In Jesus’ earthly mission, he ministered to the spiritually and physically hurting people of Israel (and nearby regions), he promoted a purist, personal faith based upon absolute love of God and neighbor, and he challenged the corruption/oppression of the political and religious elite.
Socially, this led to controversy and conflict with the ruling powers in Jerusalem, Judea, and Roman demesnes. Eventually, Jesus was arrested, tried, and convicted by the Sanhedrin under Caiaphas, the Jewish High Priest, and for treason in the Roman courts under Pontius Pilate, the Roman governor of Judea (although Jesus’ Jewish enemies wanted him convicted of blasphemy).
Ironically, in both instances, the trial of Jesus violated traditional, official Jewish and Roman jurisprudence for capital crimes, procedures, and protocol, ending with an unlawful sentence and subsequent execution by crucifixion, which was carried out by Roman soldiers on what later came to be called, “Good Friday.”
According to multiple eyewitness testimonies in the region (as detailed in the Gospels and the Epistles), through a supernatural resurrection by God, Jesus -miraculously alive and well – appeared to a variety of people, having perfectly performed his father’s mission on earth. Somewhat ironic considering the Patriarchy of the era, Jesus’ first appearance was to a woman – Mary Magdalene – who immediately ran and told the other Disciples about what she had seen and heard.
The establishment of Christianity in Europe
Later encounters of Jesus included Mary, the mother of James; Salome; Joanna; James, the half-brother of Jesus; the lead Disciple Peter and eventually all of the remaining eleven Disciples (except for Judas who had committed suicide, earlier). And the Apostle Paul who would be later so instrumental in establishing Christianity in Europe.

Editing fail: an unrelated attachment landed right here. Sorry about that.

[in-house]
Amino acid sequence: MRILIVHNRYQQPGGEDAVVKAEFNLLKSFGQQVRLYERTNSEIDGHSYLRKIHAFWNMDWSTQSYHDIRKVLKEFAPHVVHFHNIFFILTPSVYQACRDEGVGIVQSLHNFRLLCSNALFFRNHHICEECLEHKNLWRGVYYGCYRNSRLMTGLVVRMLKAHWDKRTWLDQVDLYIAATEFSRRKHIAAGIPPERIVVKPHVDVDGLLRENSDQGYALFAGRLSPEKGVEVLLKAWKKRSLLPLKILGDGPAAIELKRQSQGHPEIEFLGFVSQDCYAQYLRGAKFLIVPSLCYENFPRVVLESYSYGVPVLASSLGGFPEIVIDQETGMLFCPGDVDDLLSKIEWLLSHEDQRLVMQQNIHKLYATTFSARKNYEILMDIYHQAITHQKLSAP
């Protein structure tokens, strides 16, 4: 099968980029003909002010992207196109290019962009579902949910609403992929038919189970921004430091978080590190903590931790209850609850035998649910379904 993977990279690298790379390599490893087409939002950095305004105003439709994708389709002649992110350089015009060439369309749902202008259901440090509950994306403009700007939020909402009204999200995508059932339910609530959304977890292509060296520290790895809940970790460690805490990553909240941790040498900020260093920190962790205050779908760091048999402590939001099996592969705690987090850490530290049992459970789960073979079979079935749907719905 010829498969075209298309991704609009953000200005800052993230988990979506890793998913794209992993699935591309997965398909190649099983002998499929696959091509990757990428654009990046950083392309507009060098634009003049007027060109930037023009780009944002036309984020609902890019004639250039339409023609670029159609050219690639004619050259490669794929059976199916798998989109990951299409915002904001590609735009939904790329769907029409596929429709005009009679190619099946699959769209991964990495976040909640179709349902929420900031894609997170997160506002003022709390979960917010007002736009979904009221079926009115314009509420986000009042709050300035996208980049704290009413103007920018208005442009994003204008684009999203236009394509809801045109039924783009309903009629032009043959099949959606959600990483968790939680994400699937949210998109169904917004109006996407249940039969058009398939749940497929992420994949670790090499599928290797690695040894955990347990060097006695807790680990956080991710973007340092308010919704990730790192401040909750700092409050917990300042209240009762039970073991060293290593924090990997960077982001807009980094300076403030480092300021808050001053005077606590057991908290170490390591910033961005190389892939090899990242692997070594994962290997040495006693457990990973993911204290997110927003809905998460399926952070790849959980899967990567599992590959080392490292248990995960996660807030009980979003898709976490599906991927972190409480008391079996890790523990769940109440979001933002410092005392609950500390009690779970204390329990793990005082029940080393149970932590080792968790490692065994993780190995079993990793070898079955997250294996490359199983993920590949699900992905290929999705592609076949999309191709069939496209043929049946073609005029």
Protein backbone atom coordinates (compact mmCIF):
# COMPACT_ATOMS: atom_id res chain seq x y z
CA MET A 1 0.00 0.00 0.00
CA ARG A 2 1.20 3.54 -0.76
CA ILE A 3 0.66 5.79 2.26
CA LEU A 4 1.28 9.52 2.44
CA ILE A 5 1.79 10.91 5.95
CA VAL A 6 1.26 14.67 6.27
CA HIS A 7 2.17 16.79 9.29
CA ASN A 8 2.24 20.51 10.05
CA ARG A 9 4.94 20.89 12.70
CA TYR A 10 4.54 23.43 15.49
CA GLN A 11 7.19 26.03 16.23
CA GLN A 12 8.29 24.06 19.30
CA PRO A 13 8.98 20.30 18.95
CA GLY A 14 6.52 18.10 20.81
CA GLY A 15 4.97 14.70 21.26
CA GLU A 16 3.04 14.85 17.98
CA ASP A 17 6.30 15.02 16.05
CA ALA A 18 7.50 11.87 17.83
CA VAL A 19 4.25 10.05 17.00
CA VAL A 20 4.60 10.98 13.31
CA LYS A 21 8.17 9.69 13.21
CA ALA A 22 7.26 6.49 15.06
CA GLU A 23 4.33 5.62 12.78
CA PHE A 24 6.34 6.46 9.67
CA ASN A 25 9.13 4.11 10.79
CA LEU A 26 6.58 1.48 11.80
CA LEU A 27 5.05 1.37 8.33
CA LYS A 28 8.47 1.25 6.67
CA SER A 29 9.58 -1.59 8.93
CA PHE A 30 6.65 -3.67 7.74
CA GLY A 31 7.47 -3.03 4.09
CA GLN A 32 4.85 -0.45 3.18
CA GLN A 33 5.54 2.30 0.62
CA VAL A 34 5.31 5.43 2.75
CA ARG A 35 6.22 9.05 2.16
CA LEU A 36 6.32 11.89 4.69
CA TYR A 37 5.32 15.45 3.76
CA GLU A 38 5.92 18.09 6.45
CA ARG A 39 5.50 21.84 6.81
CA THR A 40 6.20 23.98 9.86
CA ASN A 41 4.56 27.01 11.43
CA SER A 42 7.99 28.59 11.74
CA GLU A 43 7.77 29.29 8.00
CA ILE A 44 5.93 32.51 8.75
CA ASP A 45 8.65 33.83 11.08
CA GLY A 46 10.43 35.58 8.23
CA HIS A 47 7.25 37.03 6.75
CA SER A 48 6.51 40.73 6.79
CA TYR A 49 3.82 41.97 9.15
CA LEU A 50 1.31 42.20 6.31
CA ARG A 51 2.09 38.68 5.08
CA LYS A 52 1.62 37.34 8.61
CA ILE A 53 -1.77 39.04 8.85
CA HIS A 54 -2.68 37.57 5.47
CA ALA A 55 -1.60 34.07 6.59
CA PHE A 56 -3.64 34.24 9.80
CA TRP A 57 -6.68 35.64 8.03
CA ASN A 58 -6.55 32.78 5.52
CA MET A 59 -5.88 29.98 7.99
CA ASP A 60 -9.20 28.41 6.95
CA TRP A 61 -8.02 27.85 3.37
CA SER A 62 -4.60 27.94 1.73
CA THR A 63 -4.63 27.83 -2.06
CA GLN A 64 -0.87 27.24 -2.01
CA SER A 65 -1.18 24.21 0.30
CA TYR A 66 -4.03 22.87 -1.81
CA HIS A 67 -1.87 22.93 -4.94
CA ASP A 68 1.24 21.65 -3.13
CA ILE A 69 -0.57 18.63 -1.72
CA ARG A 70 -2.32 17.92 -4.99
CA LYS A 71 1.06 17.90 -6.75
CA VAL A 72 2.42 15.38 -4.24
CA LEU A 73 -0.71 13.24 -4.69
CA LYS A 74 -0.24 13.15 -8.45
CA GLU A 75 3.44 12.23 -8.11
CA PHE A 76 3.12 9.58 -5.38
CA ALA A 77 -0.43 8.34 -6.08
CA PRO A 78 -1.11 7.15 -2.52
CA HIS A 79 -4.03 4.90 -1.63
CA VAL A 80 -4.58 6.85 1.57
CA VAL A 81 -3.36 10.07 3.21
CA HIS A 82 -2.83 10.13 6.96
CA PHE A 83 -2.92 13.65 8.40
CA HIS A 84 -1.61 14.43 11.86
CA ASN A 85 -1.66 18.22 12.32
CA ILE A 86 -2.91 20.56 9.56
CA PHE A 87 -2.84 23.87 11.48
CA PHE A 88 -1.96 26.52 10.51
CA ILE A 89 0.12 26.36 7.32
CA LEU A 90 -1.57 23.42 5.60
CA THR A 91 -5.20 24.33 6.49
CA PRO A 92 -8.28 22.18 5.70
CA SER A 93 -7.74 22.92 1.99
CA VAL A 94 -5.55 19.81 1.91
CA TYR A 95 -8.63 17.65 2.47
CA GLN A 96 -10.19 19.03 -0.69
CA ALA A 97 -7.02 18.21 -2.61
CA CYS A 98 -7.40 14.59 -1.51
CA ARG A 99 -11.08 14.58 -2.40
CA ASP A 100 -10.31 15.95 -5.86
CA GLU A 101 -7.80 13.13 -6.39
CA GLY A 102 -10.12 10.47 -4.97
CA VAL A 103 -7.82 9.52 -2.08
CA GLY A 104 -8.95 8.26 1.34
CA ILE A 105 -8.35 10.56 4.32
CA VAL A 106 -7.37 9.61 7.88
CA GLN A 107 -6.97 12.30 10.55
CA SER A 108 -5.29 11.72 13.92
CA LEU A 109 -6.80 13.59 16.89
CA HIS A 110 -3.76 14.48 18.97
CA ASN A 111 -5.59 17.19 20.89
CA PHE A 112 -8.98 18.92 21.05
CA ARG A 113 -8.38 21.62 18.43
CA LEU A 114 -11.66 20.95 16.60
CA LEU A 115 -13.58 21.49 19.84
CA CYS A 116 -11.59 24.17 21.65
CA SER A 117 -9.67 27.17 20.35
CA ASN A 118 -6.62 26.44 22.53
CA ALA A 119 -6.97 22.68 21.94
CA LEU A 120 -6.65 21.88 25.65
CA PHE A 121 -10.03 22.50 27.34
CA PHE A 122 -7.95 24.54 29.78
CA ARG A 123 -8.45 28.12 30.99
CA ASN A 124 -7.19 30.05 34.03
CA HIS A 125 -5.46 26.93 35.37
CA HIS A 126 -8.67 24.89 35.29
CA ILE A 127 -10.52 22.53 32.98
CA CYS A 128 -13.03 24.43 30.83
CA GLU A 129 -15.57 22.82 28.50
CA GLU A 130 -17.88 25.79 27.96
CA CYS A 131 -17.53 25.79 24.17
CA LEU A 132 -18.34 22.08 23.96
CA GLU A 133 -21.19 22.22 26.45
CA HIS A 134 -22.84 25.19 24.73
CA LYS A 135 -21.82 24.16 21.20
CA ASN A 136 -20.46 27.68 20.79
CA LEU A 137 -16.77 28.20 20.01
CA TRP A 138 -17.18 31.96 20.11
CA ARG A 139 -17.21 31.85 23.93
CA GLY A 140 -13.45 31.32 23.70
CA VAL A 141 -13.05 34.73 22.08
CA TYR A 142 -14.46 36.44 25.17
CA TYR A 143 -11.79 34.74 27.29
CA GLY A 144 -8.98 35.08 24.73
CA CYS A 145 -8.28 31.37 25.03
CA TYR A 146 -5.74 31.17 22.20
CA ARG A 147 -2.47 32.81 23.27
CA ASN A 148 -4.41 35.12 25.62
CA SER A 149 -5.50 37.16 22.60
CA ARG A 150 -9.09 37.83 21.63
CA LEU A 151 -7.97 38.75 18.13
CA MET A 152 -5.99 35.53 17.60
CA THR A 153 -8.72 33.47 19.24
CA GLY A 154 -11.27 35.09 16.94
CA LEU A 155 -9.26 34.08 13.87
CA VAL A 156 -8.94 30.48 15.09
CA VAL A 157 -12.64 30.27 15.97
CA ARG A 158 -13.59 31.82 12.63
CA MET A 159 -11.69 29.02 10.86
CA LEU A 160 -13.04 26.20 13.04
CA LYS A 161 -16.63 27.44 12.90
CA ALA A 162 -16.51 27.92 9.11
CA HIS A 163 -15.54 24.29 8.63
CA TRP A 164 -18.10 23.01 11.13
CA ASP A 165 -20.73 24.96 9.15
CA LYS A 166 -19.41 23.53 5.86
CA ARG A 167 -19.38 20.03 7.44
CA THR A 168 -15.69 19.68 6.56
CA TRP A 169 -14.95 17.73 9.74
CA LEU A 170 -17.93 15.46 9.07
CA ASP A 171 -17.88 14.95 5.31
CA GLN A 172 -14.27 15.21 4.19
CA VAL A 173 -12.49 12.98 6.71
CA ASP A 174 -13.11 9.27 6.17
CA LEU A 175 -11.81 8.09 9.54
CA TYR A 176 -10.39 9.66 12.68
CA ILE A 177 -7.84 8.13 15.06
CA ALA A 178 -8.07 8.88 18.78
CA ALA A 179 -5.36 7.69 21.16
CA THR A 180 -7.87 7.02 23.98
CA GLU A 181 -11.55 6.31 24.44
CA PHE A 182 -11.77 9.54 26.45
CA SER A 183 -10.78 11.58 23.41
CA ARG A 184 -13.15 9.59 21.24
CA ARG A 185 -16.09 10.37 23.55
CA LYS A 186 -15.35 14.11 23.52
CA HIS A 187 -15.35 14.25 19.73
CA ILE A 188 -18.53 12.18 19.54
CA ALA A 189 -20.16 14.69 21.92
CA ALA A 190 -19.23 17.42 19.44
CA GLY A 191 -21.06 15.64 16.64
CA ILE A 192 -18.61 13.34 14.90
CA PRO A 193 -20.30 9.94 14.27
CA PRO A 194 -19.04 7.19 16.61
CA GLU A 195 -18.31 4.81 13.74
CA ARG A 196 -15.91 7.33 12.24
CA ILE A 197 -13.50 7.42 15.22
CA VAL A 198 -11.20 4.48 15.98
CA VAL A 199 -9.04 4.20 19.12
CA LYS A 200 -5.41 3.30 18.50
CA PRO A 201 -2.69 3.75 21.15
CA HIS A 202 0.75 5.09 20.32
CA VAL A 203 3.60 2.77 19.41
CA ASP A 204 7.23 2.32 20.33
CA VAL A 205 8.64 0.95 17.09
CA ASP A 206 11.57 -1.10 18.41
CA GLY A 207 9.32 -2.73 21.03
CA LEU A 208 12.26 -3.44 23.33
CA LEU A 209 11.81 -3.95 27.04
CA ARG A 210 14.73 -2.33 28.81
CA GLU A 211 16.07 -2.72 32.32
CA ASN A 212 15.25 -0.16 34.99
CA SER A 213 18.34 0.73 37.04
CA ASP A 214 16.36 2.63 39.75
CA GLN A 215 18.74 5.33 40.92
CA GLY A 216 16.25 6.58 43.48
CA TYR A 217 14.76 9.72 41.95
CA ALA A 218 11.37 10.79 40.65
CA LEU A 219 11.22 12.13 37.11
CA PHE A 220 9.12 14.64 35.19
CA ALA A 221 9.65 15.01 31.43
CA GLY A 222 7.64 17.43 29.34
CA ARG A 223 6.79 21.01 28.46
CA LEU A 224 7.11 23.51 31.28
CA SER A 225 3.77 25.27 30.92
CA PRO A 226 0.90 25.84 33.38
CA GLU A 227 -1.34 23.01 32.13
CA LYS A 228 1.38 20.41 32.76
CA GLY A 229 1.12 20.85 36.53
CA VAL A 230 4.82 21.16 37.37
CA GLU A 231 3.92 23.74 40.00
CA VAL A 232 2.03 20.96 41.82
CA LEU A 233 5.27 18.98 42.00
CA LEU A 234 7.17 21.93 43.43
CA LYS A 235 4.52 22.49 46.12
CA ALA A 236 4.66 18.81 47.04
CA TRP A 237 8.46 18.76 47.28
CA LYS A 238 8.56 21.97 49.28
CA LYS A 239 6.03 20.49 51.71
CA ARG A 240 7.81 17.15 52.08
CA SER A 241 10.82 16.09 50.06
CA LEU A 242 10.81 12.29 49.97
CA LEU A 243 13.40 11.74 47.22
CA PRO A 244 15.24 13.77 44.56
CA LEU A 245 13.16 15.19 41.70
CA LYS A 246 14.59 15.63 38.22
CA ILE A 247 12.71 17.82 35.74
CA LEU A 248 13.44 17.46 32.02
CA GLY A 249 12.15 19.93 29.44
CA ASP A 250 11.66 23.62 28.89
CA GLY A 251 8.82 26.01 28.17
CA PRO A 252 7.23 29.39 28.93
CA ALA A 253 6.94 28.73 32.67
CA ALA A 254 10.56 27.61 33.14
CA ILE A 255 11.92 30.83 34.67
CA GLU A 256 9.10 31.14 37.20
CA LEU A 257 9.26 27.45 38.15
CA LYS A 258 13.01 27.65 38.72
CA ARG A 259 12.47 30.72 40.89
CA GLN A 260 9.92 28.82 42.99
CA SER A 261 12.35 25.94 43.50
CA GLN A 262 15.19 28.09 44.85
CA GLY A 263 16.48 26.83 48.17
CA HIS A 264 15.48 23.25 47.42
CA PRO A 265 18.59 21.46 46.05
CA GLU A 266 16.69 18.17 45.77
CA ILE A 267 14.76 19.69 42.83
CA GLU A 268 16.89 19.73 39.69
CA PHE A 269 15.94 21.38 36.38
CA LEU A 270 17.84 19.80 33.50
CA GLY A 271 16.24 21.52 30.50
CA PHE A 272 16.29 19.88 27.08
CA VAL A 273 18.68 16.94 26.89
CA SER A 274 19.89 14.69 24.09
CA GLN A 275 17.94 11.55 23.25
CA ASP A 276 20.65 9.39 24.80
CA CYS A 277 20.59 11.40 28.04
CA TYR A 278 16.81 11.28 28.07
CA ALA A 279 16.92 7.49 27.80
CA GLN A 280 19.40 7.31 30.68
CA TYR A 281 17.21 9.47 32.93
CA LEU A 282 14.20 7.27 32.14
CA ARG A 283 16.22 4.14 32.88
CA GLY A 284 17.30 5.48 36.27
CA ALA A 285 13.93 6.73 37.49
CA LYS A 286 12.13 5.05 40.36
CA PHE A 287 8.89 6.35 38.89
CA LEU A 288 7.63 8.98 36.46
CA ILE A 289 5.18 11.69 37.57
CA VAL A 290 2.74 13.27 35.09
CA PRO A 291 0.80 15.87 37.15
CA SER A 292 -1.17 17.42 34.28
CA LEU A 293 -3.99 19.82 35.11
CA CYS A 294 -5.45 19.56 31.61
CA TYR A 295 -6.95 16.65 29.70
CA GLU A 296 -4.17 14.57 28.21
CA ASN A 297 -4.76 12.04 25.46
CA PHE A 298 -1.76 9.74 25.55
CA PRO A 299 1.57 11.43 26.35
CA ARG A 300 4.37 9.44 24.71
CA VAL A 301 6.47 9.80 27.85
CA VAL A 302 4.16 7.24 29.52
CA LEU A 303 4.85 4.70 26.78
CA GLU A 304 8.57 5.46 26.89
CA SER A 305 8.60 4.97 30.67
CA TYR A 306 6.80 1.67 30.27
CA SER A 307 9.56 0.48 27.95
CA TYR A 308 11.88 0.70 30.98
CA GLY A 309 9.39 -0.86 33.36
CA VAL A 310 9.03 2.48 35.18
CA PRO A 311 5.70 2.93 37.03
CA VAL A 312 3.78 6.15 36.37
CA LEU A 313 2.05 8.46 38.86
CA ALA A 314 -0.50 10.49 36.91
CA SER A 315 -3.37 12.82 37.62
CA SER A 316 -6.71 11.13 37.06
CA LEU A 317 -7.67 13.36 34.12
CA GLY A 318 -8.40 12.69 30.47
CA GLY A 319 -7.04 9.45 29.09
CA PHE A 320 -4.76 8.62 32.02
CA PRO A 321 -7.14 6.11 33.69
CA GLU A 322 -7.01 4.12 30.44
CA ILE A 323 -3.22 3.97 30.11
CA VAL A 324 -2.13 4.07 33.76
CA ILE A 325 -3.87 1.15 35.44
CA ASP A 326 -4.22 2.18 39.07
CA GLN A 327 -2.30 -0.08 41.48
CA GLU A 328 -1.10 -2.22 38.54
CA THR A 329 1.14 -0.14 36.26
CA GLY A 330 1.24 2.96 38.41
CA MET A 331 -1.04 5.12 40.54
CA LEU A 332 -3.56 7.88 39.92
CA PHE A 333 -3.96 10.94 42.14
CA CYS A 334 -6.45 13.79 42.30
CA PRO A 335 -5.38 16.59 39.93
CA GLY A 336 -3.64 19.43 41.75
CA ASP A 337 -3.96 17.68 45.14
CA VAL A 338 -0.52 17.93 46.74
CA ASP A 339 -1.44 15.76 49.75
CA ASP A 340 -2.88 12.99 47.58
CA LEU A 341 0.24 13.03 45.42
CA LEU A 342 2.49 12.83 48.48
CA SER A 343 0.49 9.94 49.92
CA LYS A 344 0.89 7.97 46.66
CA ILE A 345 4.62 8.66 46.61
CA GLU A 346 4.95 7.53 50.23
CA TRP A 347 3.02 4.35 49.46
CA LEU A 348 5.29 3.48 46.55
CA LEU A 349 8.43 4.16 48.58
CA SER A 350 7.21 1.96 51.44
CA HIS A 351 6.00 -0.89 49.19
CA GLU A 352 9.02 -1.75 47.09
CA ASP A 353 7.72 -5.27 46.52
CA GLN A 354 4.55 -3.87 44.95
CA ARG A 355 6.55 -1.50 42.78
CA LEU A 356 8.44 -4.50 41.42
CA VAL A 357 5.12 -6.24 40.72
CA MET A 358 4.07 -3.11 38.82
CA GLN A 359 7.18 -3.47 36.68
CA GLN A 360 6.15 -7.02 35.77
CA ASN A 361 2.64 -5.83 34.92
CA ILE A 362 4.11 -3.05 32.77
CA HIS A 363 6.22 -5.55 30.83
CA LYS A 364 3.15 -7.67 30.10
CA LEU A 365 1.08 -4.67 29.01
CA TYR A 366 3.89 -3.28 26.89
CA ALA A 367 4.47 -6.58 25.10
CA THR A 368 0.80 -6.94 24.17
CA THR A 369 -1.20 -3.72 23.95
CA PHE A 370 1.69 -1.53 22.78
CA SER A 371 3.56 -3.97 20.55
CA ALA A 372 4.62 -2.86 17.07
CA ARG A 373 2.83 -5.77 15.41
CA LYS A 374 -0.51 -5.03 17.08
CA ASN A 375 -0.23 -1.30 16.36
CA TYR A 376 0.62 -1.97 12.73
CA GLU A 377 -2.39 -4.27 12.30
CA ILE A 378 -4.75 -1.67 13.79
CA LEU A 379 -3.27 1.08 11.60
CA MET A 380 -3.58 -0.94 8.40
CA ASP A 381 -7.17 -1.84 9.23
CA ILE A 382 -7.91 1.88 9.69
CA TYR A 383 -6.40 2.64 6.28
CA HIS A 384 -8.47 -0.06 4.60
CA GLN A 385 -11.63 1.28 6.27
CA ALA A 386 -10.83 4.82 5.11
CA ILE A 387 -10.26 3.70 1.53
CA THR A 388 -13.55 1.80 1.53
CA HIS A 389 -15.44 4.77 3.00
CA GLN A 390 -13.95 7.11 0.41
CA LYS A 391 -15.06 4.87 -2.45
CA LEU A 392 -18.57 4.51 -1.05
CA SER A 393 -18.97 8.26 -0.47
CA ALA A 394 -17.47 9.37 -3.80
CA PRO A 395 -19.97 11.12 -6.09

In fact, in Paul’s First Epistle to the Corinthians. He records that over 500 people saw Jesus, the risen Christ, all at the same time. Although some of them had already died by the time he wrote his second letter to Corinth. Jesus left the earthly realm and ascended into Heaven.
How many years ago did Christianity start?
Christianity began in the 1st century AD. After Jesus’ it spread rapidly throughout the Roman Empire as a sect of the Jewish people in Judea. Despite the first persecution of Christians, it later became the state religion.
How long has Christianity existed in this sense?
Secondly, when did the era of the Church begin?
First-century Christianity encompasses the formative history of Christianity, from the beginning of Jesus’ ministry (about AD 27-29) to the of the last of the twelve apostles (about 100) (and is therefore also referred to as time). apostolic).
What is the oldest religion?
The Upanishads (Vedic texts) were composed. And contain the first appearance of some of the central religious concepts of Hinduism, Buddhism and Jainism.
What were their names before they were called Christians?
While around 331 A.D. And that Christians were once called Nazarenes in the early days. The Hebrew equivalent of the Nazarene, Notzrim, appears is in the Babylonian Talmud. And it is still the modern Hebrew-Israeli term for Christian.
How many religions does Christianity belong to?
Christianity – 2.42 billion
What did Jesus teach?
Resurrection, Ascension and other futures
Christianity emerged from Jesus’ ministry in the Roman province of Judea in the year 1000. According to the Gospels, Jesus was a Jewish teacher and healer who preached the coming kingdom of God and was crucified around AD 30-33.
Antiquity (before 500 AD)
How did Christianity spread around the world?
From the son of a Jewish carpenter, the religion spread first through the disciples of Jesus, then through emperors, kings and missionaries around the world. Through crusades, conquests and words alone, Christianity has profoundly influenced the last 2,000 years of world history.
The Gentile mission and St. Paul
Saul, or St. Born at Tarsus (Asia Minor), he had come to Jerusalem as a student of the famous rabbi Gamaliel and had harried a Christian group called by Luke the “Hellenists,” who were led by St. Stephen (the first Christian martyr) and who regarded Jesus as a spiritual reformer sent to purge the corrupt worship of Jerusalem.
He saw clearly that the universal mission of the church to all humanity, implicit in the coming of the Messiah, Christ, meant a radical break with rabbinical traditions.